Life’s Simple Pleasures Are The Best


Way back in the 1970s, my favorite TV commercial was one featuring the jingle that began, “Simple pleasures are the best….”

Do you remember the product being sold? Nah, me neither.

That was ages ago when everything was so much different from now. Back then, we had Nixon, Watergate and the war in Vietnam. The Soviet Union was our enemy. And we lived under the threat of nuclear war. Sounds like the Dark Ages, huh?

So in the spirit of modern times, I’m typing this column with my thumbs, one eye on my phone’s battery level. Why so careful? Because I intend to type more than 280 characters, and I don’t want my phone to launch or flush my thoughts unilaterally. It has an evil mind of its own sometimes.

I’m on both Twitter and Facebook, and I considered posting this as a series of tweets and as a longer-than-usual status update for my nine followers and 293 friends to scroll past. But that would be disingenuous since I also intend to limit my use of both social media platforms for the foreseeable future.

As I did a few years ago, I’ve decided to go “old school” again by dusting off the trusty Smith-Corona to correspond with friends who want to relive the tactile joys of using our oldest text-based social medium, the U.S. Postal Service. It ain’t free like Facebook, but it’s dirt cheap, less habit forming, and harder for Russians to hack. And I’ll include a stamped, self-addressed postcard for you to write me back. What a deal!

At my age, few simple pleasures surpass opening my mailbox — the metal one mounted outside our front door, not all the flashy “You’ve got mail!” ones online — and finding there an envelope bearing a card or letter from a flesh-and-blood friend, not from a soulless bot or troll. Even a postcard is better than an email or text message.

I prefer letters, though, writing them and receiving them. Most of the time, a letter — especially one composed on a typewriter — is more deliberate than any other written communication. I have to think about what I want to say and how best to say it when I’m seated at my typewriter. Having to use Wite-Out is messy.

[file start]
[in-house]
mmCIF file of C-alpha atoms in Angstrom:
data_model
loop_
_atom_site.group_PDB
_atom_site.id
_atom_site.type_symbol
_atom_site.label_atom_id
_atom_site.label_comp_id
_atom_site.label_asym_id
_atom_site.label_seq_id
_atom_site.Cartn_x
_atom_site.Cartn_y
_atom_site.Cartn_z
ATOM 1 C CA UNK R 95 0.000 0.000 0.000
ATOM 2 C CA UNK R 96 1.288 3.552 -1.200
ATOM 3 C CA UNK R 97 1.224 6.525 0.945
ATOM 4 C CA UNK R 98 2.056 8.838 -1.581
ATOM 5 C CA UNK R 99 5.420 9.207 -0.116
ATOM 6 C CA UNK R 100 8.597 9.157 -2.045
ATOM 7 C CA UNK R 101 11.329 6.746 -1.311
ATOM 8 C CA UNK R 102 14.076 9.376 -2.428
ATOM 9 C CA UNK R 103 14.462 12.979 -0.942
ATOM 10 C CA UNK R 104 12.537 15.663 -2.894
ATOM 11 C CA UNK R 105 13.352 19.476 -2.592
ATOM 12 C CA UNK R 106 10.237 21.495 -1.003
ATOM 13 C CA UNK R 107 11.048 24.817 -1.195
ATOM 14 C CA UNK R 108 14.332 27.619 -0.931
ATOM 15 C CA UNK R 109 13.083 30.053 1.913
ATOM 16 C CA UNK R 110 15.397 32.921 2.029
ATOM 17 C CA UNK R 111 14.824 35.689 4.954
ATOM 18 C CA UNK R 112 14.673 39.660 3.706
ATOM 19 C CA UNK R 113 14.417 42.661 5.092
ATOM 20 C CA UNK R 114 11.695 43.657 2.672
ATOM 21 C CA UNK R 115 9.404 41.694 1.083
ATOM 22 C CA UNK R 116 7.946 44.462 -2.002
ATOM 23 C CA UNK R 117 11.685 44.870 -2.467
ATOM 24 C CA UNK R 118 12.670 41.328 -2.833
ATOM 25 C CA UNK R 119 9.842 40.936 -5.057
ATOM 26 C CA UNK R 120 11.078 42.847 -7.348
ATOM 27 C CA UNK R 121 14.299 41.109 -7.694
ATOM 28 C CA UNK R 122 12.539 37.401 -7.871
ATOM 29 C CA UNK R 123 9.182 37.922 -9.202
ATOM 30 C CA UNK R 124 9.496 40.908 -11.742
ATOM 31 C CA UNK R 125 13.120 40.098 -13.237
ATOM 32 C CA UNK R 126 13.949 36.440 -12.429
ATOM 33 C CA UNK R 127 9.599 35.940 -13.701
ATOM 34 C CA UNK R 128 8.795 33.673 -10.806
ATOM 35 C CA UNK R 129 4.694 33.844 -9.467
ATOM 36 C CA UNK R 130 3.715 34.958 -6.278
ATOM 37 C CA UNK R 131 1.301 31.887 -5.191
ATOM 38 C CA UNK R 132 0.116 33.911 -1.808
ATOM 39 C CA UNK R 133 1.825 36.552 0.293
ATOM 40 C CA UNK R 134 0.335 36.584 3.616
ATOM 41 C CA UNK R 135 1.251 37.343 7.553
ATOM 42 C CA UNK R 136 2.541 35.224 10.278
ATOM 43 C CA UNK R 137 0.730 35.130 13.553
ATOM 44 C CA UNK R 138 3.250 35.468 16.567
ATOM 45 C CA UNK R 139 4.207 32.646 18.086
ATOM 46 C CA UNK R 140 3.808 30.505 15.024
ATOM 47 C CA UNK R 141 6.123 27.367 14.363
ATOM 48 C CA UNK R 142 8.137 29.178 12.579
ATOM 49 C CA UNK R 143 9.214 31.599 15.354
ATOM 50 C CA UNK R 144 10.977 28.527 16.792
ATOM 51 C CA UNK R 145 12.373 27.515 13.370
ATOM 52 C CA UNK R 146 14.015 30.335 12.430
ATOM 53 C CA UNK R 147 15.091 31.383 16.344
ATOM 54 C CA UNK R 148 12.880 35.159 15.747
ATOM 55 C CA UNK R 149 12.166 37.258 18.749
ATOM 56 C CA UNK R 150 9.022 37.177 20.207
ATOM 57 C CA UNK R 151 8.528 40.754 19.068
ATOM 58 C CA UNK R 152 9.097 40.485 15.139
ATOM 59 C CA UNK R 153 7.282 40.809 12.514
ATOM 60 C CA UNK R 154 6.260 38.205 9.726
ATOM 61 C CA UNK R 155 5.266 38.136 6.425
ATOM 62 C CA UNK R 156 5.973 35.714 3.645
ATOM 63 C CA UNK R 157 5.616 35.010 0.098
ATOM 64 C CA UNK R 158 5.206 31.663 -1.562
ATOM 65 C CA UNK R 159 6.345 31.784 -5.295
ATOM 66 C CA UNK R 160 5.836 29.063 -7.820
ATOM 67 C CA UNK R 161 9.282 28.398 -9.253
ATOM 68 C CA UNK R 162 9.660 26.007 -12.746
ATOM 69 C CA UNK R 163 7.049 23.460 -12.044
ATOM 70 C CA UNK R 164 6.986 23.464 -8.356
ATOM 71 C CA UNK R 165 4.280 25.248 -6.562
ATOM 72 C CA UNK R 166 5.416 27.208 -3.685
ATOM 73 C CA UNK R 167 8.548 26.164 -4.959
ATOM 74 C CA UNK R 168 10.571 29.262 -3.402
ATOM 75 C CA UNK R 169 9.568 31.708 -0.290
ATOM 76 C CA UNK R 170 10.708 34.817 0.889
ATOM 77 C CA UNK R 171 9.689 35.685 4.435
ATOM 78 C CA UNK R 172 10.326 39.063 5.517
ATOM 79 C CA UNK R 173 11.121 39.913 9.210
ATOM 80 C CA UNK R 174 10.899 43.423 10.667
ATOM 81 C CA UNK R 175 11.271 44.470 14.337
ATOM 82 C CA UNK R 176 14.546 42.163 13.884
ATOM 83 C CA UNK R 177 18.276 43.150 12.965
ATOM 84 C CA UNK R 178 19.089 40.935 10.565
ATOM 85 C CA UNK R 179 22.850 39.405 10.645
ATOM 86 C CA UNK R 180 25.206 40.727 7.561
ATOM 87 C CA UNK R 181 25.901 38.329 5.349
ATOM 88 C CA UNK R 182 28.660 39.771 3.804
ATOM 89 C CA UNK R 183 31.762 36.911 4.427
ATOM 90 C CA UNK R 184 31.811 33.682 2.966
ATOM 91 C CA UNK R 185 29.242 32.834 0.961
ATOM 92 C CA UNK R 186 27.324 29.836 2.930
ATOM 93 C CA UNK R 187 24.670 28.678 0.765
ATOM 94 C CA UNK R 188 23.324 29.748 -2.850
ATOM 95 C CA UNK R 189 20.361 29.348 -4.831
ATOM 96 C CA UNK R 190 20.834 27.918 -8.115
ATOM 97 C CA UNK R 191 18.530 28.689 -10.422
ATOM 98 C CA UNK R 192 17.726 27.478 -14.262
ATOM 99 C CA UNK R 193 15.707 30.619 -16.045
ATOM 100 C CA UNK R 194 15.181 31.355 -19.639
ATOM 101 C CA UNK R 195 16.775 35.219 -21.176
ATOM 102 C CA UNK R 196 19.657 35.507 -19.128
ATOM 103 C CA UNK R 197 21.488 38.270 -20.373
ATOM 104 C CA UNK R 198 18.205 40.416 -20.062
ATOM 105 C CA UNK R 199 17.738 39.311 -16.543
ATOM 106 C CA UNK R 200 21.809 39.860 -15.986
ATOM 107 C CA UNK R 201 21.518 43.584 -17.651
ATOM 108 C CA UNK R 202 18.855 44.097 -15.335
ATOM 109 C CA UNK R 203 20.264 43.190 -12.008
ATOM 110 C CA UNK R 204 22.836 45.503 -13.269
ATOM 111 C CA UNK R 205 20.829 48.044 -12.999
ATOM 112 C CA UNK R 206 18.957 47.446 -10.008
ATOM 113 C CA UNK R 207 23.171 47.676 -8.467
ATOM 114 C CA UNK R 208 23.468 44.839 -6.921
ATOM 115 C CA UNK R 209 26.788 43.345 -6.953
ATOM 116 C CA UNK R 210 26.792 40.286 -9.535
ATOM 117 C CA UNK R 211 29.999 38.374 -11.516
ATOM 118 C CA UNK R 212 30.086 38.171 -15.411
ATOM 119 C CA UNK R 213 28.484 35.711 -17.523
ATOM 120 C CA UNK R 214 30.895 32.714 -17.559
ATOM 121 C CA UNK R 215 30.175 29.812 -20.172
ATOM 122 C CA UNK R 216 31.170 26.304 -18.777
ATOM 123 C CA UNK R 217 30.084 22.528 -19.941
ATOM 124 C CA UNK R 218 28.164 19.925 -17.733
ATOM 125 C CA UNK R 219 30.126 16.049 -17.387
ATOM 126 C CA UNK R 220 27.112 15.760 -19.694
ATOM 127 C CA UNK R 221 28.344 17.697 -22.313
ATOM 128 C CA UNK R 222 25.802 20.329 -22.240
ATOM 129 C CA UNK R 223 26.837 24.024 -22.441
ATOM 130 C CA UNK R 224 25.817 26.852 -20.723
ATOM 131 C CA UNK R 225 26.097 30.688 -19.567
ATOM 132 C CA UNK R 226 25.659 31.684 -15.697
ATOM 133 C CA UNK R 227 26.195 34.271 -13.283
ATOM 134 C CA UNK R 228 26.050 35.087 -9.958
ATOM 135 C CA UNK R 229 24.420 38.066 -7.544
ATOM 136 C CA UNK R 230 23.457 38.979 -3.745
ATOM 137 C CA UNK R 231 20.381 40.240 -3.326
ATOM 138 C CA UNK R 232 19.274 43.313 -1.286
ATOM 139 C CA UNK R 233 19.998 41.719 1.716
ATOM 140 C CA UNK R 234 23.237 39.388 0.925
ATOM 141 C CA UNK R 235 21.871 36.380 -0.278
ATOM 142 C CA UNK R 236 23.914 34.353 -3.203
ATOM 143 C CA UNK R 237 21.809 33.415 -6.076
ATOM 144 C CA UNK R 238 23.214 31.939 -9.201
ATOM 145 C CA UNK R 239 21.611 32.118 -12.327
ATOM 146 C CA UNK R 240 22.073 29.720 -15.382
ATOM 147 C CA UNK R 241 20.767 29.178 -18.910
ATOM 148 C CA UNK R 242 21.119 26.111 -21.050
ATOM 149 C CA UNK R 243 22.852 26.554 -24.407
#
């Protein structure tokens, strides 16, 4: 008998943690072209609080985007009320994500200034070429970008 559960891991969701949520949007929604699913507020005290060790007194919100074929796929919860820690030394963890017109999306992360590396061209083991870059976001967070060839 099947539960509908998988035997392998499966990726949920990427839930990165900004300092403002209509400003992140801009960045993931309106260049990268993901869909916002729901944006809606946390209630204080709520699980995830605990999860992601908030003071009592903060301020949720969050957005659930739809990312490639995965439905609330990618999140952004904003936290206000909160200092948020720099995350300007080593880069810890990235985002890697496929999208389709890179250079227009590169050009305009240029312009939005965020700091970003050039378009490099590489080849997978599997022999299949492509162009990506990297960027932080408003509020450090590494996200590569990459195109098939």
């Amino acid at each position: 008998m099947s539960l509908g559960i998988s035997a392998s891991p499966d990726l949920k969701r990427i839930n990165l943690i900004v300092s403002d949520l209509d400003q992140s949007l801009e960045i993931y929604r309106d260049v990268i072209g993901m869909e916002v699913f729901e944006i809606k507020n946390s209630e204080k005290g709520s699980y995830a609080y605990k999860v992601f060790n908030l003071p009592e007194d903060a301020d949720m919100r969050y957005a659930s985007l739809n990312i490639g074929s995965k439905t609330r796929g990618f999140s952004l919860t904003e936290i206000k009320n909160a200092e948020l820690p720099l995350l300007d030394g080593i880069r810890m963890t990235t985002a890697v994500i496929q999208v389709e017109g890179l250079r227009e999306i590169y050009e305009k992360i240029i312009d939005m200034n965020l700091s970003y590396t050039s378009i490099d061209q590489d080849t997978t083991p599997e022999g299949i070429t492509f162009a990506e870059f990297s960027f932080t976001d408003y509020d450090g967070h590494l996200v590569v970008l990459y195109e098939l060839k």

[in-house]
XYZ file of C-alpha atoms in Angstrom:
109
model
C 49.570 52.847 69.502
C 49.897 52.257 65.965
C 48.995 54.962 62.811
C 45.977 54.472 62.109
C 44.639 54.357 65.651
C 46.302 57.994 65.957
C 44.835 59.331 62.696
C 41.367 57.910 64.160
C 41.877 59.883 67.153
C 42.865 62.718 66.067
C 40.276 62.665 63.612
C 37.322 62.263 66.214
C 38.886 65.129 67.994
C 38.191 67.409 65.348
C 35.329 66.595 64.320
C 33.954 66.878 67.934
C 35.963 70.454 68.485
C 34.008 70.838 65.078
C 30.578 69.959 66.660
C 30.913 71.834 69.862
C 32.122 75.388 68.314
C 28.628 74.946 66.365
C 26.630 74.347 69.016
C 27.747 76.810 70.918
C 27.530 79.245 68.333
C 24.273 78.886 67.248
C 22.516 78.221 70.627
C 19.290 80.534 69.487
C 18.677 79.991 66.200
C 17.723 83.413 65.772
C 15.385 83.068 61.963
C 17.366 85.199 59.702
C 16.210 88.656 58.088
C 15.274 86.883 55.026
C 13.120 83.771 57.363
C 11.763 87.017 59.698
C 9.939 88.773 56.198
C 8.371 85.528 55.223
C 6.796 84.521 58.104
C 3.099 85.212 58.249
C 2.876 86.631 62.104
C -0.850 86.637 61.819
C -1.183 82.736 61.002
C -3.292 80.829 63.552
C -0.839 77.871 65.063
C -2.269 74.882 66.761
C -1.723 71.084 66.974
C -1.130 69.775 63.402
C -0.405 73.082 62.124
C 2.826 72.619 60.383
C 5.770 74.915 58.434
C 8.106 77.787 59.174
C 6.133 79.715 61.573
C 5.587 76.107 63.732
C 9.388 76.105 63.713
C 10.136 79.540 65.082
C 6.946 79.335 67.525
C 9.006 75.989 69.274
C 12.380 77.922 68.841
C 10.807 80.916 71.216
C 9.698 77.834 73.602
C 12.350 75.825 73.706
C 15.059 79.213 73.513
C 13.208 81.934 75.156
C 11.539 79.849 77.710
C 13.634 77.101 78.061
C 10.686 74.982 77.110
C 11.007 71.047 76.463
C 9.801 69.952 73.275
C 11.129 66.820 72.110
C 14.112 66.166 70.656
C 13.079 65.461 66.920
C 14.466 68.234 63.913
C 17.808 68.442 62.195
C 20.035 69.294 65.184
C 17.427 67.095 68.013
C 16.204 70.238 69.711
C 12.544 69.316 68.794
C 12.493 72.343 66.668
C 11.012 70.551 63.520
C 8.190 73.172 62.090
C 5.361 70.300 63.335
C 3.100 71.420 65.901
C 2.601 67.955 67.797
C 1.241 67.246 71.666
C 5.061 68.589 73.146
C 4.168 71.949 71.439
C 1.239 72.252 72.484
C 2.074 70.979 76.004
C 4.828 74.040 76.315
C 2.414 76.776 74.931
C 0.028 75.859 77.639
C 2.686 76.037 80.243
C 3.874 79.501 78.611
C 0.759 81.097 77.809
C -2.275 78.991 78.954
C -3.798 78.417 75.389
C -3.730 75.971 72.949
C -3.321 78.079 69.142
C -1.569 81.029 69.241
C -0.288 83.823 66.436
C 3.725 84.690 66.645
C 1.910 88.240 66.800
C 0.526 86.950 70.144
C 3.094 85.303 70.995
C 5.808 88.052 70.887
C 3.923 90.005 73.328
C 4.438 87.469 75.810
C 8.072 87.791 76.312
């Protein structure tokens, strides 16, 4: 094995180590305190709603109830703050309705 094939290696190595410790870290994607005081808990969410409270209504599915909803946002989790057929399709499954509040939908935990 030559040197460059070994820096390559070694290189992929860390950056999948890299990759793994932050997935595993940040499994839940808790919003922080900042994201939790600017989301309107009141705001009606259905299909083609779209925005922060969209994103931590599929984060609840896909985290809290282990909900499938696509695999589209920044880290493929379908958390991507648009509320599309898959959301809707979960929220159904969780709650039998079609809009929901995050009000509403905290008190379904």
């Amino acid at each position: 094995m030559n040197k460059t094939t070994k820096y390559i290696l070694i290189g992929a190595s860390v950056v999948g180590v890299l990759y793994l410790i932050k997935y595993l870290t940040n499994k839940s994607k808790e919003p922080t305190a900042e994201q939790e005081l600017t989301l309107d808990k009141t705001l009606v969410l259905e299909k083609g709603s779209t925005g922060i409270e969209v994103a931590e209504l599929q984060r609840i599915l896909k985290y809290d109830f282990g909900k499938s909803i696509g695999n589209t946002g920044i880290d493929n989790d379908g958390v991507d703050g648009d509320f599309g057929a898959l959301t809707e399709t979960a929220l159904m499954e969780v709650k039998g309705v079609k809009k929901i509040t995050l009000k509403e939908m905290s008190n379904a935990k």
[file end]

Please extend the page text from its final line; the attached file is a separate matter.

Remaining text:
If you’ll allow me this one political comment, that’s the main problem with our president’s unsupervised use of Twitter: he’s able to shoot off his unadvised thoughts to millions of followers without really thinking, as if his off-the-cuff spoken words and never-ending campaign speeches aren’t bad enough.

Meanwhile, his correspondence office still hasn’t answered the letter I mailed him a full year ago on Inauguration Day (attached below). That pretty much sums up this administration’s arrogance toward the least, the last and the lost in America and the world at large.

So while I’m waiting, I’ll check back here at Half Fast Living every week or two to share friendly updates on Timberley and me. As usual, you’re welcome to comment or ask questions below — even about ongoing medical issues — and we’ll try to respond without too much delay.

Or, if you’d like to receive a real letter, send your address to or post it below with your comment.

As the old advertising jingle went, life’s simple pleasures are the best. And the simpler, the better.

Update: Thursday, June 22, 2017


Timberley sports her new hospital band she now must wear until surgery next week.
Timberley sports her new hospital band that she now must wear until surgery next week.

As I write this column, we’re getting ready for the start—the real start—of a challenging summer, one that will require courage, patience and, above all, love.

Yesterday, the first day of summer, we touched all the bases—Boone, Morganton and Charlotte—on our own personal Field of Dreams in hopes of finally being safe at home when this is over. Yesterday it was mainly prep work looking toward Timberley’s surgery next week, not just medical stuff like having blood typed and matched, but also getting various things in order in Boone and Morganton. Continue reading Update: Thursday, June 22, 2017

Update: Wednesday, June 7, 2017

Timberley (pre-haircut) poses with our van, Nola the Gray Goose.
Timberley, before her haircut, poses with our new van, Nola, also known as the Gray Goose.


This morning after arriving at Carolinas Medical Center
Early this morning at Carolinas Medical Center

As Timberley posted earlier today on Facebook, the past week has been difficult for her family. Her uncle Larry Brittian and her stepfather Vernon McKee both passed away after long bouts with cancer.

We extend our condolences to Larry’s and Vernon’s families; and our love especially to Timberley’s aunt Brenda and cousins Chris and Leslie, and, above all, to Timberley’s mother, Ruth. Continue reading Update: Wednesday, June 7, 2017

Weekend Update: Sunday, May 20, 2017


Timberley before her appointment last week in Charlotte
Timberley before our appointment last week in Charlotte